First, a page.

We love and care for your canals and rivers, because everyone deserves a place to escape.

News article created on 13 January 2016

Reaching out whilst the museum is closed

As you probably know, the museum has now closed for our winter period. However, whilst the museum may be closed, we are most definitely still working away at Window on the World!

School visit to National Waterways Museum

As you probably know, the museum has now closed for our winter period. However, whilst the museum may be closed, we are most definitely still working away at Window on the World! Our closure period is a perfect time to engage some of the local schools in Ellesmere Port. The first thing we wanted to do was to create a session which related to our Window on the World project and engaged schools with what is to come. As cross-curricular themes are ever popular nowadays, I decided to write a session which focused on both science and history. Relating it back to Window on the World, I made sure our Mossdale was a key feature of the session!

The session focuses on the different cargos that were carried by Mossdale over the Mersey and then transferred onto fly-boats at Ellesmere Port to take down the Shropshire Union Canal to the Midlands and out into Cheshire. Students get to make clay boats of different shapes and try to get them to sail on a stretch of water to see which boats are more streamlined (hopefully the fly-boats instead of Mossdale!).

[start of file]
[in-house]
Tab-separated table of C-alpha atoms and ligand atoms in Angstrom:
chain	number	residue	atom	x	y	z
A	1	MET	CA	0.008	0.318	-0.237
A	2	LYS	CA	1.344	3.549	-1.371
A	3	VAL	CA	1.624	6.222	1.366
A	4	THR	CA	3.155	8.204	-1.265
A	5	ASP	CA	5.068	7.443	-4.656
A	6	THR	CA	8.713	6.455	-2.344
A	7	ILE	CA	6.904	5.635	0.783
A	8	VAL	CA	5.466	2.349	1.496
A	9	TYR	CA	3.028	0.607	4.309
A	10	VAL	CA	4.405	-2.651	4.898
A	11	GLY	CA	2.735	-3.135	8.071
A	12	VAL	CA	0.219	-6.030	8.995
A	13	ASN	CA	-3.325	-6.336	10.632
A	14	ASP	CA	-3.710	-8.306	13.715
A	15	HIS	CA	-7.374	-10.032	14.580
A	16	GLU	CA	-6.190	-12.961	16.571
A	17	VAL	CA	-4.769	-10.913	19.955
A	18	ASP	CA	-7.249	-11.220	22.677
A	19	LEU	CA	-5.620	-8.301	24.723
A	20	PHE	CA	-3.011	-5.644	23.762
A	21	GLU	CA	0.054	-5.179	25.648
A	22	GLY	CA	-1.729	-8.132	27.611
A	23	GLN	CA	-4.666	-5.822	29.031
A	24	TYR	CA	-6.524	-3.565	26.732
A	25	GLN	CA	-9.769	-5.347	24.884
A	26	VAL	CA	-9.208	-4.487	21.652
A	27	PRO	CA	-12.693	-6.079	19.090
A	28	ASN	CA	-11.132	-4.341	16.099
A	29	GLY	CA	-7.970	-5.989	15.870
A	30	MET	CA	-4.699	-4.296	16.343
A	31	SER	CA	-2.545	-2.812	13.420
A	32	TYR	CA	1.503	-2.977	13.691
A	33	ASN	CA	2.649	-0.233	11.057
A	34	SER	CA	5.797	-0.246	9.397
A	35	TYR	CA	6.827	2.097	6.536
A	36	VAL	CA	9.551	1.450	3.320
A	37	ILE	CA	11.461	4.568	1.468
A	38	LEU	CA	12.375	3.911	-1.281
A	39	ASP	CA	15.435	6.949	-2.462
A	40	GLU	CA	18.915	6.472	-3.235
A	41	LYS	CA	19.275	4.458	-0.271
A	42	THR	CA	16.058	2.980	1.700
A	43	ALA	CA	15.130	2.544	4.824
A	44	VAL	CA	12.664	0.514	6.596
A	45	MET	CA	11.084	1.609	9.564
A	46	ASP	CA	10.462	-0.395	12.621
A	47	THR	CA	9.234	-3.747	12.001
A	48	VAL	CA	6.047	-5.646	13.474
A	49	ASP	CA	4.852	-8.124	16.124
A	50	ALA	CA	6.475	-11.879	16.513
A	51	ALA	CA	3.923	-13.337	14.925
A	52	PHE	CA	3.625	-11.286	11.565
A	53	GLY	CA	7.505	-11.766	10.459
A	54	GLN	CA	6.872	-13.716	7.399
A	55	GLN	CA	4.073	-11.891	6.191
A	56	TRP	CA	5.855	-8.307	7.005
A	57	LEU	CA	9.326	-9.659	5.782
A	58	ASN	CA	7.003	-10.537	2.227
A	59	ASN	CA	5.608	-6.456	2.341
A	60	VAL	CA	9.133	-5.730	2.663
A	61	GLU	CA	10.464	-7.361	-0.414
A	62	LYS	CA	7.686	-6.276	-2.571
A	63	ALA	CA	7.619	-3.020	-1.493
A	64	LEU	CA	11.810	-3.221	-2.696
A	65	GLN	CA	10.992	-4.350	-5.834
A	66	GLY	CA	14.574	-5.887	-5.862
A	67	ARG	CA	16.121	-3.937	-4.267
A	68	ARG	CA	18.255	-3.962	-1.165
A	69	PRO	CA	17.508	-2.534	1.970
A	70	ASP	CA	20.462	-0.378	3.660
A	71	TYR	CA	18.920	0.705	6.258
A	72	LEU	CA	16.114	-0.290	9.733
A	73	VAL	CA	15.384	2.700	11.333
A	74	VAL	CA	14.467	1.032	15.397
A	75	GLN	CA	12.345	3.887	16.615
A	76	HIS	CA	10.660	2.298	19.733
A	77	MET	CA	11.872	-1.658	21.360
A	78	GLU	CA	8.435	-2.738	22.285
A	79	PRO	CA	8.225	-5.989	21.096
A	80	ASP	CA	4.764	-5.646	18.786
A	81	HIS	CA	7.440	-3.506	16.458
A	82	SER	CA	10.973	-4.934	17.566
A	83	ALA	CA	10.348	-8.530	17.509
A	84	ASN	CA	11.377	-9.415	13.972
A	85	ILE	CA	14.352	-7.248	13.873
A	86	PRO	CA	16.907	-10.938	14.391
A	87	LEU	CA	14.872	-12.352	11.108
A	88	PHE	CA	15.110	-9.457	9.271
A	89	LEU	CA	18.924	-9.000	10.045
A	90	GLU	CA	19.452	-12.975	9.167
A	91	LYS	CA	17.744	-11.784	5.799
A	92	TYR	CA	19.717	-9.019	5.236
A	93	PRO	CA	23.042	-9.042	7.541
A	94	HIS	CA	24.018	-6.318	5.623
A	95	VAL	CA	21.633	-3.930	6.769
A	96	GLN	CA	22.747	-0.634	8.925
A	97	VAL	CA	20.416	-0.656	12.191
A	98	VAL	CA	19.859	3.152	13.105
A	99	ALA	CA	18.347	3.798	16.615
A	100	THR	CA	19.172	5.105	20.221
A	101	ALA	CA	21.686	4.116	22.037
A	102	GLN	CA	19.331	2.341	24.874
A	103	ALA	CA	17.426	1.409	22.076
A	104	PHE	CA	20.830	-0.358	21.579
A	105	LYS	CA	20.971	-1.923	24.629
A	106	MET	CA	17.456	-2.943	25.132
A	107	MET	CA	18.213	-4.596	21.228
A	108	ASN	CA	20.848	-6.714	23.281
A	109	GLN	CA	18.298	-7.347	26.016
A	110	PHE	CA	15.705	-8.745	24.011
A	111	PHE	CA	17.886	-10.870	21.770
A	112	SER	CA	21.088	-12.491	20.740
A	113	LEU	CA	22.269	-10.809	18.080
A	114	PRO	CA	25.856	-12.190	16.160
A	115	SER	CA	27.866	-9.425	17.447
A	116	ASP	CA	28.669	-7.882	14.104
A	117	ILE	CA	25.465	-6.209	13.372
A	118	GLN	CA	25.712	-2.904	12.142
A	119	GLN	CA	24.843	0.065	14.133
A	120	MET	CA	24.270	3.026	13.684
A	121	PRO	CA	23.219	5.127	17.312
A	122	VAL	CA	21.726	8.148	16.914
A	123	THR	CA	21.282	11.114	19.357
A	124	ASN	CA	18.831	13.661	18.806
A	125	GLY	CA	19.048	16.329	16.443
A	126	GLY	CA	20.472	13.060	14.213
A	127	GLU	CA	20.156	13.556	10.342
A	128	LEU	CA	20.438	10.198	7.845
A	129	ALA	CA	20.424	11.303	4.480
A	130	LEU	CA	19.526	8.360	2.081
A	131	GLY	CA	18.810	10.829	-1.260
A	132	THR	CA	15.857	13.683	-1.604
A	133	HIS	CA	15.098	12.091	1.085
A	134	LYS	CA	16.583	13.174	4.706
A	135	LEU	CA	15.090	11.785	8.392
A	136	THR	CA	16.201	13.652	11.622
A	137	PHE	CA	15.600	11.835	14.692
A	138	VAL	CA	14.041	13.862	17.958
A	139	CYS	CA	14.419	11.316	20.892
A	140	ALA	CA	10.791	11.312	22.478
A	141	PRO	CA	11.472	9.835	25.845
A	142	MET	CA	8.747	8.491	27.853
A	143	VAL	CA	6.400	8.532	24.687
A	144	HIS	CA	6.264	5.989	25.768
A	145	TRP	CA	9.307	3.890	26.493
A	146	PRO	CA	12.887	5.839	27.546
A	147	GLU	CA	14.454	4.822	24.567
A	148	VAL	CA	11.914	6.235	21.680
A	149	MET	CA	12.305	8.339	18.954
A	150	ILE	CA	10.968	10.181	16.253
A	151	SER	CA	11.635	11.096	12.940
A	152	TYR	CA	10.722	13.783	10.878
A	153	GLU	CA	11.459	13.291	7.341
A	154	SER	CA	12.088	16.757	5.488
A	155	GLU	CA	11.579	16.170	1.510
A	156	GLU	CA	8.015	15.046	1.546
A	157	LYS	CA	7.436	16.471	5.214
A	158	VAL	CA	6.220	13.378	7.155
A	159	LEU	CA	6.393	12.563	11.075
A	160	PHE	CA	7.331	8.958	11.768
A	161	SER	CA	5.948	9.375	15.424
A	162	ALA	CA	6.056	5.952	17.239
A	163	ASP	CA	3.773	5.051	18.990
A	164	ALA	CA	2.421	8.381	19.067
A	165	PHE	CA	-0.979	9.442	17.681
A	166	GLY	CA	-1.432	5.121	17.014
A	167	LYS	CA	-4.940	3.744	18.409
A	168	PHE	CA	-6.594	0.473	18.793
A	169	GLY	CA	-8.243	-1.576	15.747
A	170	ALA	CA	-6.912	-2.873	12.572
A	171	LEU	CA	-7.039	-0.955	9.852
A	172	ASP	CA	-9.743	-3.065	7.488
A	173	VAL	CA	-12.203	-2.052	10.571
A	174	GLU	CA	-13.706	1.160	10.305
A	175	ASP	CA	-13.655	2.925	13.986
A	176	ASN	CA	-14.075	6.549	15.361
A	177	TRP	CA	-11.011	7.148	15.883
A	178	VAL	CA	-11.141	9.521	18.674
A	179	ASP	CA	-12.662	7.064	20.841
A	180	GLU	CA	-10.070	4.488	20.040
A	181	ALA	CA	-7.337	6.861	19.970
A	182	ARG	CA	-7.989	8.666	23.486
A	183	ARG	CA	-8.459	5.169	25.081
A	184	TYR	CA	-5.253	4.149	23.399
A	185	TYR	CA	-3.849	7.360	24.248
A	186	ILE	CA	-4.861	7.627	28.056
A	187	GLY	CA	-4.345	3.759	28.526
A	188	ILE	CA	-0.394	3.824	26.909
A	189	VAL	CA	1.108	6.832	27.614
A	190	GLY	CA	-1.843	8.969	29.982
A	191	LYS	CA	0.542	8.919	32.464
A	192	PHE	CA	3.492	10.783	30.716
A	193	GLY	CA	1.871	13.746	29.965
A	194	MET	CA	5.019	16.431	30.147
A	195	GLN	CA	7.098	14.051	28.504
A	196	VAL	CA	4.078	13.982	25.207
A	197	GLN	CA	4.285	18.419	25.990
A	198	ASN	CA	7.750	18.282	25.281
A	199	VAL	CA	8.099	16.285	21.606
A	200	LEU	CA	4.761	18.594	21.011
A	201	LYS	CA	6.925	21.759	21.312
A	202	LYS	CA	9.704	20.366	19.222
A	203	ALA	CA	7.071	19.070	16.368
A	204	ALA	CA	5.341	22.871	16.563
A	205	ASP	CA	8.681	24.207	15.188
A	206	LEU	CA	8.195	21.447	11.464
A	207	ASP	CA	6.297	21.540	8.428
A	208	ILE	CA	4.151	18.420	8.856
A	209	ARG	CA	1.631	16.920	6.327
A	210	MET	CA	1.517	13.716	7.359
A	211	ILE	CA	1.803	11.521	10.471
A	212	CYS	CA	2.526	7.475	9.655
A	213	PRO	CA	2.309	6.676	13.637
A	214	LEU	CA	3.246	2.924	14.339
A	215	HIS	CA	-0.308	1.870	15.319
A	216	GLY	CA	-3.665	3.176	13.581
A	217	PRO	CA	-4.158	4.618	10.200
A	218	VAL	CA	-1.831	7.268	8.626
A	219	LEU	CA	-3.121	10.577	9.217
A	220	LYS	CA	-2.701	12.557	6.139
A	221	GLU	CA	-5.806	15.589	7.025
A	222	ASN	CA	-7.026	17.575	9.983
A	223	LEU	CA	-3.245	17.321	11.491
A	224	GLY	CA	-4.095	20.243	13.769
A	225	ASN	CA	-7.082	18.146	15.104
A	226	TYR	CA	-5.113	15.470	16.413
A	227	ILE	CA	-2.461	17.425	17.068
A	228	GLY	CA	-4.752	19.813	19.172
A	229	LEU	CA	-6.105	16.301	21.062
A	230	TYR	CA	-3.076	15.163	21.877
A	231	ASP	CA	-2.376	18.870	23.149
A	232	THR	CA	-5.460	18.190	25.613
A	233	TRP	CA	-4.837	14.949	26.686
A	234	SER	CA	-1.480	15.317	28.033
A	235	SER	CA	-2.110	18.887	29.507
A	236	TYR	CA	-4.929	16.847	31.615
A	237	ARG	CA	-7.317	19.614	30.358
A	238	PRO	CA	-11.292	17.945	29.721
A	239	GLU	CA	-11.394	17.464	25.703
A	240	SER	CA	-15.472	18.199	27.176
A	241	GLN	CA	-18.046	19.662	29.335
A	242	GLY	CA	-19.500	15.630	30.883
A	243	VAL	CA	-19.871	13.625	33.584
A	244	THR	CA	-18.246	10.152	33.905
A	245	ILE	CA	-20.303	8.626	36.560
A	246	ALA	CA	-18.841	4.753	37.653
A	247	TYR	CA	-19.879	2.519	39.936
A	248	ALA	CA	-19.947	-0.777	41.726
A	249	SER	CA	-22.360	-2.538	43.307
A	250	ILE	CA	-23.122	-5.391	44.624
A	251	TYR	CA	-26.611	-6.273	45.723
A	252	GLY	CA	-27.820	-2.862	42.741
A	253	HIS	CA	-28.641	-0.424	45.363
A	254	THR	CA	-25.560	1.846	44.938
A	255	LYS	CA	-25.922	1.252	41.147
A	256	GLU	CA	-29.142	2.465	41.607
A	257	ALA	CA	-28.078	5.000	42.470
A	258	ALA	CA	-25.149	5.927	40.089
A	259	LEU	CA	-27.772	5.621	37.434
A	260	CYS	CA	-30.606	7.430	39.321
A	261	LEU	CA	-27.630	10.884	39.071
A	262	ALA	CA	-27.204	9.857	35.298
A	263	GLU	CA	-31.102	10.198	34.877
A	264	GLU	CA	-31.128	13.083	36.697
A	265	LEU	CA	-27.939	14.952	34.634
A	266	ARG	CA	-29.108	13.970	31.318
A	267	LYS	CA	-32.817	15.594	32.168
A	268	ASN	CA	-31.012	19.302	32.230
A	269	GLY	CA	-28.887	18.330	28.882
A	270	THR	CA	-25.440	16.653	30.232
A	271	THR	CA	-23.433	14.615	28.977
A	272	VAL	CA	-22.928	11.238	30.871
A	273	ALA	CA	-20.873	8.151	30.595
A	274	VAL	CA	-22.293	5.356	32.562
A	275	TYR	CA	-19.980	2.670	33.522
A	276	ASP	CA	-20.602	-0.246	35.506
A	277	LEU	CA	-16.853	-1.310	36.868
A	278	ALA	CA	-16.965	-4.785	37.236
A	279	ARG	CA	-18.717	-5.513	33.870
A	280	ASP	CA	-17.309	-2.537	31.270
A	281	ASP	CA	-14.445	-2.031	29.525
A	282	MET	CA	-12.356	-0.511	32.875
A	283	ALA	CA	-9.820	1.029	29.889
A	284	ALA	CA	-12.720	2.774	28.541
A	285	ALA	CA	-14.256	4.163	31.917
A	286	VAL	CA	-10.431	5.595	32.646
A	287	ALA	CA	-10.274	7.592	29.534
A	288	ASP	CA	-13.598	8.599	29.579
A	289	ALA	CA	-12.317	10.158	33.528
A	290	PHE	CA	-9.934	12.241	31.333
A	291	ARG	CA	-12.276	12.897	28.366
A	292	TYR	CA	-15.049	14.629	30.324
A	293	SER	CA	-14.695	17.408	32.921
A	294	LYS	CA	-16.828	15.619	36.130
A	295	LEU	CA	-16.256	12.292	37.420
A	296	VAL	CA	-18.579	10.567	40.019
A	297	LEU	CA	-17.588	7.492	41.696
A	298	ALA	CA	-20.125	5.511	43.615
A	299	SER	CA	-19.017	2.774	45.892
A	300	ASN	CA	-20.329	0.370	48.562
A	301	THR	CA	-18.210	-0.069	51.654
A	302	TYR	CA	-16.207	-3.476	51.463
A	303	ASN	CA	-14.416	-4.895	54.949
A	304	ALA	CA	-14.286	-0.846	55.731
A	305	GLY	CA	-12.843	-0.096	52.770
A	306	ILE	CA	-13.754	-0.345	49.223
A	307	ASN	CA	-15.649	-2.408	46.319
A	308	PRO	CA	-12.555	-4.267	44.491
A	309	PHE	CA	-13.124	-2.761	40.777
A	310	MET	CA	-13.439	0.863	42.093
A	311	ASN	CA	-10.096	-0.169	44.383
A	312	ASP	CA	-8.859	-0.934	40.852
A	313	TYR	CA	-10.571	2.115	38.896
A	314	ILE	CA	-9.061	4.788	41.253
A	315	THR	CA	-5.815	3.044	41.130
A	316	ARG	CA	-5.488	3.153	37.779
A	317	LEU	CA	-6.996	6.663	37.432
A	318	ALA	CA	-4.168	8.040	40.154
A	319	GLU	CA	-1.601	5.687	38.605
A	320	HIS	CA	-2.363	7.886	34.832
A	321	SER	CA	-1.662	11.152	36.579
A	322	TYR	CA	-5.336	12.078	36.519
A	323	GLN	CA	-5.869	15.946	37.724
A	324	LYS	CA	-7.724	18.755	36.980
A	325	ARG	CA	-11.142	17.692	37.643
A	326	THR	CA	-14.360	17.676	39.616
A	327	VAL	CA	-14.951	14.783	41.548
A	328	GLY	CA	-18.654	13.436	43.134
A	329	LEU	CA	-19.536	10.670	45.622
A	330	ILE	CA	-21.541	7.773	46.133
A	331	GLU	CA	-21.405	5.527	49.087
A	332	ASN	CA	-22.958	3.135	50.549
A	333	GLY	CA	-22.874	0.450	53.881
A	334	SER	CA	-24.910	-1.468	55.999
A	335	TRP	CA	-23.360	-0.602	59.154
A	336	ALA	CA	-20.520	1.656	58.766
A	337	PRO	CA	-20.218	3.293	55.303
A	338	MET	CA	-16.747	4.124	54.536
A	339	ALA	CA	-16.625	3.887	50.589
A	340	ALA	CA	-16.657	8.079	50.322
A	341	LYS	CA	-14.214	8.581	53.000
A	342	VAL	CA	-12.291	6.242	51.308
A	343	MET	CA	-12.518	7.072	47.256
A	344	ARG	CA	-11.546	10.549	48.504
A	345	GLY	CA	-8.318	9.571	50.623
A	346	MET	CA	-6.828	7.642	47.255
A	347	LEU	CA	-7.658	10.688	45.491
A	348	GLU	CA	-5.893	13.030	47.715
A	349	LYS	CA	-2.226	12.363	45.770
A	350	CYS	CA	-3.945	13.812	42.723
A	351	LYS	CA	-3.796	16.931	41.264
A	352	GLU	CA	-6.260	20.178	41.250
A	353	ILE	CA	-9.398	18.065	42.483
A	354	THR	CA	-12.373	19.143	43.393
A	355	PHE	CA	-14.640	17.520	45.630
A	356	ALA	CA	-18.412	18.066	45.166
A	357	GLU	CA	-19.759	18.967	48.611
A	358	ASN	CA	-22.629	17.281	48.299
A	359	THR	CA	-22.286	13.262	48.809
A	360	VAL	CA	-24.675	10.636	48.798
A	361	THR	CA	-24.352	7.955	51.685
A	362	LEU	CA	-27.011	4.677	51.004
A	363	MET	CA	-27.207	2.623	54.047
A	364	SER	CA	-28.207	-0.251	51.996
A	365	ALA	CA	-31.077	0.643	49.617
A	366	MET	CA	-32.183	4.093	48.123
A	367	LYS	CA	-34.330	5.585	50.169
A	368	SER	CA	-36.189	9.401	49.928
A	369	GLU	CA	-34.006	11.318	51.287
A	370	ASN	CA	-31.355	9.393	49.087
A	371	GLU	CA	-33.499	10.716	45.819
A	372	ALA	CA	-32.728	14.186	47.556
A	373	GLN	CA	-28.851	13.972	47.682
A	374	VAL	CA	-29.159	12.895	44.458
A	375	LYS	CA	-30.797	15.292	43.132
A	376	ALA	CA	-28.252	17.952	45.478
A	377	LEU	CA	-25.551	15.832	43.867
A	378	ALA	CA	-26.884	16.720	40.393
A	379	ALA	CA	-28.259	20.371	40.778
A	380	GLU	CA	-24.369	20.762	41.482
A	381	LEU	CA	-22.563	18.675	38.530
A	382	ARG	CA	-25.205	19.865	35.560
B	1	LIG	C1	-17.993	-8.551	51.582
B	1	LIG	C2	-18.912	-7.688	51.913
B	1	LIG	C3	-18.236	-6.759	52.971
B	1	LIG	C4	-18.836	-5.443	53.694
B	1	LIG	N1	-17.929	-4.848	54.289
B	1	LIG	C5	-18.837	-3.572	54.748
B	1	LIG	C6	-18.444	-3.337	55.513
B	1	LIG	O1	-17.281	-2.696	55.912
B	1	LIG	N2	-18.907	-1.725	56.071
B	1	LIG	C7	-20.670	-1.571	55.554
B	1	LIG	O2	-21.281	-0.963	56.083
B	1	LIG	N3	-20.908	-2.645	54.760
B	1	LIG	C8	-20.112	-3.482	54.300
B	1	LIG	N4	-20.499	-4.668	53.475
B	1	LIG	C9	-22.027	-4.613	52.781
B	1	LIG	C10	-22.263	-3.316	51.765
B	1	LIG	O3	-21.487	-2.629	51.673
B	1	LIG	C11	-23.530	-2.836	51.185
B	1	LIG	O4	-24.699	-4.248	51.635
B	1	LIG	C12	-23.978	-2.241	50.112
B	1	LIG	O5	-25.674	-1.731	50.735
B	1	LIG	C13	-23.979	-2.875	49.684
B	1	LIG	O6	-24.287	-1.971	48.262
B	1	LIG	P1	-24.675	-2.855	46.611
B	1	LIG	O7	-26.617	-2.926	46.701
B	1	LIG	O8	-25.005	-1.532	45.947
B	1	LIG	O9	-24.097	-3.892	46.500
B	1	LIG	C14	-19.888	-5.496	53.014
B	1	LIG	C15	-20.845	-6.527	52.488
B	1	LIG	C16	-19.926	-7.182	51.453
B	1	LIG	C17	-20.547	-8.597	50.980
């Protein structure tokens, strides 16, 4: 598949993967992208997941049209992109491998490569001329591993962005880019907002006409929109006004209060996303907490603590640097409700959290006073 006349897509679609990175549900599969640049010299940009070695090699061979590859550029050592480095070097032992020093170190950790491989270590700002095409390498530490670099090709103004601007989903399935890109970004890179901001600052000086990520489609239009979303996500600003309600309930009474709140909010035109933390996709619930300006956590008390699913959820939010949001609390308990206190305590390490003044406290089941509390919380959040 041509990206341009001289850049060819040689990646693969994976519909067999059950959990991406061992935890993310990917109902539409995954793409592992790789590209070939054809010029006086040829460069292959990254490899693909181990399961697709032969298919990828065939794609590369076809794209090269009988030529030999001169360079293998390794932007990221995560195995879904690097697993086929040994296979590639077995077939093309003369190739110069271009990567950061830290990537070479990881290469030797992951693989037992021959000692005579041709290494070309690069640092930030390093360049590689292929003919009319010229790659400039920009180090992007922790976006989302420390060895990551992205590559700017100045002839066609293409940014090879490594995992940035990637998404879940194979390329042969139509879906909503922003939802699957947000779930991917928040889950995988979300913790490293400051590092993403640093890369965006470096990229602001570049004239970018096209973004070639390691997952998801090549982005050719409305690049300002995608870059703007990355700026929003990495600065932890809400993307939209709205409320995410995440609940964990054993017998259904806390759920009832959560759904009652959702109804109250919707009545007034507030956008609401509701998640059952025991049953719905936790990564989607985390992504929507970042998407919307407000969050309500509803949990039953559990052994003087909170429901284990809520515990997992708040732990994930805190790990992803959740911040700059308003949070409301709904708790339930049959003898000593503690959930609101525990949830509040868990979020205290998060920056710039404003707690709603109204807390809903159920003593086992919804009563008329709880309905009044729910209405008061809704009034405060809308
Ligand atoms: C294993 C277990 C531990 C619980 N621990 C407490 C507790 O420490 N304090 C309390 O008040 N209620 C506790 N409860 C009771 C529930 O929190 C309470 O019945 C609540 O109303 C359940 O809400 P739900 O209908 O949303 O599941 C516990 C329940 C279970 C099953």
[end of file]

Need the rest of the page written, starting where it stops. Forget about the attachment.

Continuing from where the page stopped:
Apart from writing (and delivering) the session, I researched the local history of Ellesmere Port, creating a new Fact File to put on the Explorers’ website for teachers to download. As part of this research, I spent a lot of time in our archive listening to the amazing bank of oral histories that we have on Ellesmere Port and on life out on the cut. I listened to a wide variety of memories and subsequently learnt a lot about what it was like to live in this dock town. Coming from London, it was very interesting to hear about life in this part of this world in years gone by. Some of my favourite facts I found out were about the swimming that took place in the Mersey and the Manchester Ship Canal and the vibrant dock life that took place at the site of our museum now.

We have our first pilot of the session in a few days, so I will be sure to write again and let you all know how it went down with the children! As long as they are able to make a boat out of clay then it should be fine…

Until next time!

Sam

 

 

About this blog

National Waterways Museum

The National Waterways Museum is home to the most comprehensive collection of artefacts that tell the story of Britain’s canals and navigable rivers over the last 300 years. With sites at Ellesmere Port and Gloucester, the museum holds over 12,000 historic objects and 68 historic boats and is designated by the Arts Council England as of national importance. The National Waterways Museum Ellesmere Port is also home to the Waterways Archive including over 100,000 papers, drawings photographs, plans and books relating to the waterways – a vital part of our national cultural heritage.

 

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